• 1 bathroom with shower over the bath and WC, 1 separate WC
  • Electric cooker, fridge/freezer, washing machine, dishwasher, microwave
  • Open fire – coal provided
  • Oil-fired central heating
  • TV/DVD
  • Regret no Wi-Fi
  • Enclosed garden with seating
  • Ample off-road parking
  • Regret no pets
  • Pub within 0.5 miles
  • Please note that the cottage sleeps a maximum of 6 guests
  • Private water supply


From guests that have stayed at the property.

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Note: As the postcode is used to identify the general area of the property, it may not always reflect its precise location, therefore please only use this map as a guide.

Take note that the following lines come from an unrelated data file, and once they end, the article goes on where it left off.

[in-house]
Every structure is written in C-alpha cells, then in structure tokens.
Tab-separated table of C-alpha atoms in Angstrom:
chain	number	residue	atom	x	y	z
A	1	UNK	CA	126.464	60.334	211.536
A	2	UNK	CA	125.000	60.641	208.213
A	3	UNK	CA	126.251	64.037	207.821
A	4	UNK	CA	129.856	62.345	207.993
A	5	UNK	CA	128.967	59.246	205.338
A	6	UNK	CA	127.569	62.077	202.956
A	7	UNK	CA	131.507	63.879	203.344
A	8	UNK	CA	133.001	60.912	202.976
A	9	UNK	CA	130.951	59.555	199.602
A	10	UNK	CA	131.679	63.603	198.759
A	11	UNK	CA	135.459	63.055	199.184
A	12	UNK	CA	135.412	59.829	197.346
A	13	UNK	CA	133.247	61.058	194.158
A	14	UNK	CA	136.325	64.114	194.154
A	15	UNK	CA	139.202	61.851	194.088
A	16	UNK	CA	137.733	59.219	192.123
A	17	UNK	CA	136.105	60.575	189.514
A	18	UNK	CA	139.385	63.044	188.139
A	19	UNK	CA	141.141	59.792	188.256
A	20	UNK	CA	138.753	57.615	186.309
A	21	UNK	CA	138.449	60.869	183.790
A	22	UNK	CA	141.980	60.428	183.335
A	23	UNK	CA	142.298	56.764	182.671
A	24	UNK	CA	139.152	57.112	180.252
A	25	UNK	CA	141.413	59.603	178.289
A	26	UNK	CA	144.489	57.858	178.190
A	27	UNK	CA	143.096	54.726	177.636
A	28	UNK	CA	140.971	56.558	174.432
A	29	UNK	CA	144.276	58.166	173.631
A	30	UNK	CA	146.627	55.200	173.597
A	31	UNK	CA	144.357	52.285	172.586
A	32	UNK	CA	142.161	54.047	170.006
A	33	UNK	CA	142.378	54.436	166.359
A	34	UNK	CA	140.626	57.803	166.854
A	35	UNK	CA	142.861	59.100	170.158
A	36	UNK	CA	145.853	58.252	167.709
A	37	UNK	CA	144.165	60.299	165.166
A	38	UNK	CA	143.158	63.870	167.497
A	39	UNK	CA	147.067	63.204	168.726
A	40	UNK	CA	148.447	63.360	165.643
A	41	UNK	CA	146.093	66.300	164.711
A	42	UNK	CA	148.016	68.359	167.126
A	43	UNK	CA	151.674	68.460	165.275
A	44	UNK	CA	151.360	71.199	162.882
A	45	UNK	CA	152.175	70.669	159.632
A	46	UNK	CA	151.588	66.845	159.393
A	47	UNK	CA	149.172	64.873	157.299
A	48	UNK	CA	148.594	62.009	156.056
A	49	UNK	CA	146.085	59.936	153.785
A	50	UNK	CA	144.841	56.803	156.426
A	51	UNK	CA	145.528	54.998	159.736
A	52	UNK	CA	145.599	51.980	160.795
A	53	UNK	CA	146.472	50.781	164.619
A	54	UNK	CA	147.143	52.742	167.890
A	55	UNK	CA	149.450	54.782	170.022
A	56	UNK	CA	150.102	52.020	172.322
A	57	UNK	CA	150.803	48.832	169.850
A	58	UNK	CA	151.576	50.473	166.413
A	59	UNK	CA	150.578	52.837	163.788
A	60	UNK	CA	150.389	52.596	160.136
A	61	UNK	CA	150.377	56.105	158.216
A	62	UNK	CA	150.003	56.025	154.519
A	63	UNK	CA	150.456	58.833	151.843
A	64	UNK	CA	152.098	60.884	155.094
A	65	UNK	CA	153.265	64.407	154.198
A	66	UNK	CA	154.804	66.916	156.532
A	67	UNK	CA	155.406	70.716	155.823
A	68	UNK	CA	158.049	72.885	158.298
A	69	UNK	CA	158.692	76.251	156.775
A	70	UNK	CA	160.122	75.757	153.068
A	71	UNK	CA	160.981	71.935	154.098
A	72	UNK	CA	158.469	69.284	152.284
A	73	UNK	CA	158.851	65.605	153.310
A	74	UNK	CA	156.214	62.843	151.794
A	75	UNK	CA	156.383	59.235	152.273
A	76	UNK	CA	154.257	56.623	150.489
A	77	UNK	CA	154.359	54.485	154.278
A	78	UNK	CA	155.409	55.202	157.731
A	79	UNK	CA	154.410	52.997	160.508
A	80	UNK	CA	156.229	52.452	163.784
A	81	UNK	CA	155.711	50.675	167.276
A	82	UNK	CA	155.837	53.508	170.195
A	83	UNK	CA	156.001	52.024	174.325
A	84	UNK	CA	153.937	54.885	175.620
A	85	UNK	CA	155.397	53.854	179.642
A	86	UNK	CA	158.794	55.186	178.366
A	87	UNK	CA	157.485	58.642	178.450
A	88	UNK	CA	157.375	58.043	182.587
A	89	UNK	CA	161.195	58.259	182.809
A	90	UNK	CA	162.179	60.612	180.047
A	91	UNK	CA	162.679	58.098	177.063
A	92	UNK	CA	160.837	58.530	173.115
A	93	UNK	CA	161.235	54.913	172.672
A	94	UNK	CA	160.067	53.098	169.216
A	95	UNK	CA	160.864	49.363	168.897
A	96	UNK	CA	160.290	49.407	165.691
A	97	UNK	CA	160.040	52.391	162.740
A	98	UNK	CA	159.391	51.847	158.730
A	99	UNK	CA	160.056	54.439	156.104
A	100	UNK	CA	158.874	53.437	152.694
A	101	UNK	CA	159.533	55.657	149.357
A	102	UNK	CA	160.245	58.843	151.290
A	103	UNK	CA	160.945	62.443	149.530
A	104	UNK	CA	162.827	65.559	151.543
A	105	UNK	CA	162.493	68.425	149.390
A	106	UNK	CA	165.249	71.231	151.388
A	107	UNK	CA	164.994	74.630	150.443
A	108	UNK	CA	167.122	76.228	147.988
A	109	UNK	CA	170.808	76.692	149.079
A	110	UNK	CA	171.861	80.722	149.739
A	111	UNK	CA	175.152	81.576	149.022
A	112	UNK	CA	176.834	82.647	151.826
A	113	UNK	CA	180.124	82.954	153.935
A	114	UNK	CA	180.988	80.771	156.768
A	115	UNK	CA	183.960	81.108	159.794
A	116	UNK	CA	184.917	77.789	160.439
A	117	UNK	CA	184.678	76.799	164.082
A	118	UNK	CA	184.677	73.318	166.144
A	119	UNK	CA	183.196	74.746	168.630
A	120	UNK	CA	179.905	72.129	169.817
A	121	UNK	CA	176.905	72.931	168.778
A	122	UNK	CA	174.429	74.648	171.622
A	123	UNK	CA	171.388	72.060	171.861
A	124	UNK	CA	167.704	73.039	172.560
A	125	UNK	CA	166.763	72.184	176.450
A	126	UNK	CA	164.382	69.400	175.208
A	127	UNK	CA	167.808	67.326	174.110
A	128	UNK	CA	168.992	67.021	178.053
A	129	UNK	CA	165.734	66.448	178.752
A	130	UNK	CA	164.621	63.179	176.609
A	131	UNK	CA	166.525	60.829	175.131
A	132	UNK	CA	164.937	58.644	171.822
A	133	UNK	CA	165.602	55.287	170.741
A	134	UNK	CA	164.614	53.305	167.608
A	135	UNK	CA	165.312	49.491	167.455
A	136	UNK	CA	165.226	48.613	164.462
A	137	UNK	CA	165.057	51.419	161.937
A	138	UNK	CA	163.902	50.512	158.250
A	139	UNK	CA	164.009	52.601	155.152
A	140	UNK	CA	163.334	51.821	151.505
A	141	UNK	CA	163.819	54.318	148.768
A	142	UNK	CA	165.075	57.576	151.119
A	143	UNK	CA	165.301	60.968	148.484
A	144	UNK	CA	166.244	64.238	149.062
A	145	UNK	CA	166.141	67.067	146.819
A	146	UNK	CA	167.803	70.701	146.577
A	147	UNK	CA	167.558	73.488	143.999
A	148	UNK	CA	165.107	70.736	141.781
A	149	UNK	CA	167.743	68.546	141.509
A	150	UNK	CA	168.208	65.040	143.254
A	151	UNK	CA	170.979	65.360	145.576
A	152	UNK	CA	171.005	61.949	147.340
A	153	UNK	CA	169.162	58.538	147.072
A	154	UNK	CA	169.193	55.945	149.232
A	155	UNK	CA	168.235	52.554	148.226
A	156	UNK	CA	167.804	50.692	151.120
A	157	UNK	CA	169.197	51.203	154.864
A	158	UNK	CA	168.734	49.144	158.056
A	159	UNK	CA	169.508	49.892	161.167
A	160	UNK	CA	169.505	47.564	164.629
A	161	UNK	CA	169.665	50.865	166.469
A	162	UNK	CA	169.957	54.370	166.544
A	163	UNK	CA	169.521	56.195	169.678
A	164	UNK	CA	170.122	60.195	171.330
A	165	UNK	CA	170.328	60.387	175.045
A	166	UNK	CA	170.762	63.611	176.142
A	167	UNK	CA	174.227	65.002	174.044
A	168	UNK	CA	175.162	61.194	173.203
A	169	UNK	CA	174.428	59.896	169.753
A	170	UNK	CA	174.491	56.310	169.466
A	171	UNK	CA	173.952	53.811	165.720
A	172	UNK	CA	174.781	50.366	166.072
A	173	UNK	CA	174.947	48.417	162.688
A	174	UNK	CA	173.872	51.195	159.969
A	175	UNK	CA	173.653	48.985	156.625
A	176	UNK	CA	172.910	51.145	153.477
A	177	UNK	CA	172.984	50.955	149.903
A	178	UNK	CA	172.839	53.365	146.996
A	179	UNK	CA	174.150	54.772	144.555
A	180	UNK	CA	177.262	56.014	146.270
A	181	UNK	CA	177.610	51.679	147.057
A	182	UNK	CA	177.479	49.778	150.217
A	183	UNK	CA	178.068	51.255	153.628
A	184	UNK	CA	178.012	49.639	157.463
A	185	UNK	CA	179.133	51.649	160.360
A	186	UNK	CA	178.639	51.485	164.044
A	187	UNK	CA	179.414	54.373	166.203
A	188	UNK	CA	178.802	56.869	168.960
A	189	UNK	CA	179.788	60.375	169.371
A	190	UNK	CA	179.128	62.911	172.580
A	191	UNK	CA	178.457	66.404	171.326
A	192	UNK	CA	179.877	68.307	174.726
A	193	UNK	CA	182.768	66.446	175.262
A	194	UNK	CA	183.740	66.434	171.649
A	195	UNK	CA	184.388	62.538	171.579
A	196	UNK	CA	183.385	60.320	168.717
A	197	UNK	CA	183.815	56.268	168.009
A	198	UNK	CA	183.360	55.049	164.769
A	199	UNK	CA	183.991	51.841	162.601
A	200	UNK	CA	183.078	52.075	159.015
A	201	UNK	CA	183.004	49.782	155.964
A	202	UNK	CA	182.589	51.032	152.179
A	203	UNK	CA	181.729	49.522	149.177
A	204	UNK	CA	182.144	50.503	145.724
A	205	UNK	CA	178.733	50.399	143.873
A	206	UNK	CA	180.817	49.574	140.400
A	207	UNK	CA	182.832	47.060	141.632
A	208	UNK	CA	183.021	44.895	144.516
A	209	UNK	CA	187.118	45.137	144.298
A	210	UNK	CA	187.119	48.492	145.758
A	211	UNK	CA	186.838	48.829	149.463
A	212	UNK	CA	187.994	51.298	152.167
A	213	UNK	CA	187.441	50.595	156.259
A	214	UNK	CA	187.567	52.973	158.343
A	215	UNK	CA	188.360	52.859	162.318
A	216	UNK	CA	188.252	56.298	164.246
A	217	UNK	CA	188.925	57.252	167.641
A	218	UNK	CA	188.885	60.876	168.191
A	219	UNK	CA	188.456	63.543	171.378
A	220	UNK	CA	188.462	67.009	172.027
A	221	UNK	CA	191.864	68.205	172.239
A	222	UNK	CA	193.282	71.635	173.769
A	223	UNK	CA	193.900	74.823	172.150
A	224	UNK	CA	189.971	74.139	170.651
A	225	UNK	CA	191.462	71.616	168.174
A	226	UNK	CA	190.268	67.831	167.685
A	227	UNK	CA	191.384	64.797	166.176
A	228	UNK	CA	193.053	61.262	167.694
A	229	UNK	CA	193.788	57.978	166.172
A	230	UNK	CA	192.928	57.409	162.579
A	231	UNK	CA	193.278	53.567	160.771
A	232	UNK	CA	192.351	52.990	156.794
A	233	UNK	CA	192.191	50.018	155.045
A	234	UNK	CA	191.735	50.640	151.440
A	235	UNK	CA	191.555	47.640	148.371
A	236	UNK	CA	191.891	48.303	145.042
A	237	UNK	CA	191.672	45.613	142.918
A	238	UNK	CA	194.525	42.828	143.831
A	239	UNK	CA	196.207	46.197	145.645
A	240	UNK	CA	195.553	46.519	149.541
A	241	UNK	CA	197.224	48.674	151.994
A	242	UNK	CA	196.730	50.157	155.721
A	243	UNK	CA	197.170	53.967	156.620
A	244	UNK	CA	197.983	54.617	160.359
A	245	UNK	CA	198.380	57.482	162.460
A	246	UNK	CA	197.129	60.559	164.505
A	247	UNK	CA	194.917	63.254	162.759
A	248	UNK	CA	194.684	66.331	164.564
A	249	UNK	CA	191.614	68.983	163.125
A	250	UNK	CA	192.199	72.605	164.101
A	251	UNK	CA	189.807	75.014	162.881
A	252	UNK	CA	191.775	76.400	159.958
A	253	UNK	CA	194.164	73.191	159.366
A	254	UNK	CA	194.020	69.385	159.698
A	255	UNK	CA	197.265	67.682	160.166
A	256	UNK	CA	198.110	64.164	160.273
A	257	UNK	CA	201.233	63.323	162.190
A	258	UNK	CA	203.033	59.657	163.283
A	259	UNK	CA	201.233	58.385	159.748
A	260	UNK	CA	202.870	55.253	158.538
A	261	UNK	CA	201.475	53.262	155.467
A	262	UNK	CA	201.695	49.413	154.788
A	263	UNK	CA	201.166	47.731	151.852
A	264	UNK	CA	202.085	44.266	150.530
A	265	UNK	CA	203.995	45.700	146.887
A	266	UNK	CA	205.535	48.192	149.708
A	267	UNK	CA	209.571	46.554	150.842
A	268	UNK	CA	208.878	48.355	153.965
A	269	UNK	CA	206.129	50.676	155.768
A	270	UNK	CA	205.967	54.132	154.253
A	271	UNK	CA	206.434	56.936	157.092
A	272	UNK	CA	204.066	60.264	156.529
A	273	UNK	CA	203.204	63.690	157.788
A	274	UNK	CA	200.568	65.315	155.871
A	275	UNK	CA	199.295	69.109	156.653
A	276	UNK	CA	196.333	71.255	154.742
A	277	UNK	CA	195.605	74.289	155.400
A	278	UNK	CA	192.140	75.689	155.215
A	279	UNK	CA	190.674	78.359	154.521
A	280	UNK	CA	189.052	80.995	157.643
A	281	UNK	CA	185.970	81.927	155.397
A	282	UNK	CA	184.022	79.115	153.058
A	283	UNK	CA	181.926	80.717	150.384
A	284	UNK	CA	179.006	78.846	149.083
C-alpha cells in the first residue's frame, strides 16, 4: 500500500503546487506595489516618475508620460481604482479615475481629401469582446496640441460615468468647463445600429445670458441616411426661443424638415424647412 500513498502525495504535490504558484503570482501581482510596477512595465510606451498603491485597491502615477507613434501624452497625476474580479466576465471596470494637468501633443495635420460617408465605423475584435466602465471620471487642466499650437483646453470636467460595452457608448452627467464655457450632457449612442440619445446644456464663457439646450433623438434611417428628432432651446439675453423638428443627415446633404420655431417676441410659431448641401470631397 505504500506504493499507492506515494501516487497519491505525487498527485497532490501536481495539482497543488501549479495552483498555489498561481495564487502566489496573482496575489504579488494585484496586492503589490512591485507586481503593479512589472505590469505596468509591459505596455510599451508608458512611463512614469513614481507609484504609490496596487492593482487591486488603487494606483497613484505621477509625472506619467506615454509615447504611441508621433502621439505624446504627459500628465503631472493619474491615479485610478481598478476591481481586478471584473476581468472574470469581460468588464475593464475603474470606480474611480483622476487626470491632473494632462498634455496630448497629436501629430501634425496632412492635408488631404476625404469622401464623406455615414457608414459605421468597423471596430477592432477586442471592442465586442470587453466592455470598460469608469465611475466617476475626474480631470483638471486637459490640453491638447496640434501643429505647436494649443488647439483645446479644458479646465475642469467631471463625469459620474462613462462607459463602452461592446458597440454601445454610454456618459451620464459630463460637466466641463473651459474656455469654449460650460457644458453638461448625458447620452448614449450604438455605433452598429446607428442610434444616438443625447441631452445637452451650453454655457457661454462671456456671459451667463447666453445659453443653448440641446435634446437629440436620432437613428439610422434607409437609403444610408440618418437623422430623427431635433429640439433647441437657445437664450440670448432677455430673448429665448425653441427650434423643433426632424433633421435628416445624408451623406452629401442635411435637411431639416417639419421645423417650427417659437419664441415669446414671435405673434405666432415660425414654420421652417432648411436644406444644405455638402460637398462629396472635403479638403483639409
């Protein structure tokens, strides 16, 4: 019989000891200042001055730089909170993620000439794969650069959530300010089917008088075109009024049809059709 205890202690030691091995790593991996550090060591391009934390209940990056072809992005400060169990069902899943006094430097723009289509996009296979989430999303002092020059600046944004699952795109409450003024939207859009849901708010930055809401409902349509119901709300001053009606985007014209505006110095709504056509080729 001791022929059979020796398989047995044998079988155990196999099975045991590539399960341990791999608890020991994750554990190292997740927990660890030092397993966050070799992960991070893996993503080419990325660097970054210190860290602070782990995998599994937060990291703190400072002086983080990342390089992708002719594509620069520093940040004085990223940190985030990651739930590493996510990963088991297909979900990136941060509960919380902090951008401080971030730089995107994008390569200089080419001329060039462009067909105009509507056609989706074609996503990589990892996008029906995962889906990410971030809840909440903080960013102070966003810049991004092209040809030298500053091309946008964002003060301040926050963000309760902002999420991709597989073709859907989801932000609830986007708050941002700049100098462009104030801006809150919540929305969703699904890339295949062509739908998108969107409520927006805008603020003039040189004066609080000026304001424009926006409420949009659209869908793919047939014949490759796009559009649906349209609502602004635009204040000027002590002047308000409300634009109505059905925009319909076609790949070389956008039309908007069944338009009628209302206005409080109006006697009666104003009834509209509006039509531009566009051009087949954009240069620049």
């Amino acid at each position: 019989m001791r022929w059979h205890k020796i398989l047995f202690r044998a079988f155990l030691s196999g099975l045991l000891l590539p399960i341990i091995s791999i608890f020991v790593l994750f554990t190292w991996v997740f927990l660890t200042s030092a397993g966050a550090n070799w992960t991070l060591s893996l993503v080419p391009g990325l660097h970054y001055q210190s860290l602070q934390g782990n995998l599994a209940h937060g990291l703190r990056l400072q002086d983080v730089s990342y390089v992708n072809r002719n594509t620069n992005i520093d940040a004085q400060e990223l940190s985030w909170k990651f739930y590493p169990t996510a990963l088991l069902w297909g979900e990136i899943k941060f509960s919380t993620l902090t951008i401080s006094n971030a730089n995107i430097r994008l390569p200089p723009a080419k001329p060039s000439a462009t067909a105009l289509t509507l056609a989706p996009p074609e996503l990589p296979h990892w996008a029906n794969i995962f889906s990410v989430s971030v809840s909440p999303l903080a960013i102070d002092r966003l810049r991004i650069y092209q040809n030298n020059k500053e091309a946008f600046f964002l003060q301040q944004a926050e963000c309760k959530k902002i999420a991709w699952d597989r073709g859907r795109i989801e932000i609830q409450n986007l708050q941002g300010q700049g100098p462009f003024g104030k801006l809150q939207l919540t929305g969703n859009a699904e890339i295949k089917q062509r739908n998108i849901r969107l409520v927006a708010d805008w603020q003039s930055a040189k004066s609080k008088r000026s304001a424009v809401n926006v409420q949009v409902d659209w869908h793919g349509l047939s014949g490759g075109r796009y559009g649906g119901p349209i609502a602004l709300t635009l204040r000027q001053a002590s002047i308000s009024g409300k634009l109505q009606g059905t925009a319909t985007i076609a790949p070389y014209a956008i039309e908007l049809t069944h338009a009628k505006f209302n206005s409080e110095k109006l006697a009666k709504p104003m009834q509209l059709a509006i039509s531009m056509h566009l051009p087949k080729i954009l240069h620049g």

The Lake District National Park is situated in the north west of England in the county of Cumbria. It is famously home to England’s tallest peak, largest lake, deepest lake and some of the most beautiful views in the British Isles. It has been a major draw for holidaymakers for over 200 years and its popularity shows no signs that this will diminish anytime soon. Adding to the spectacle, there are long-distance walking trails, endless history and culture to appreciate, as well as an unbeatable array of outdoor activities to try in some exceptionally eye-catching locations.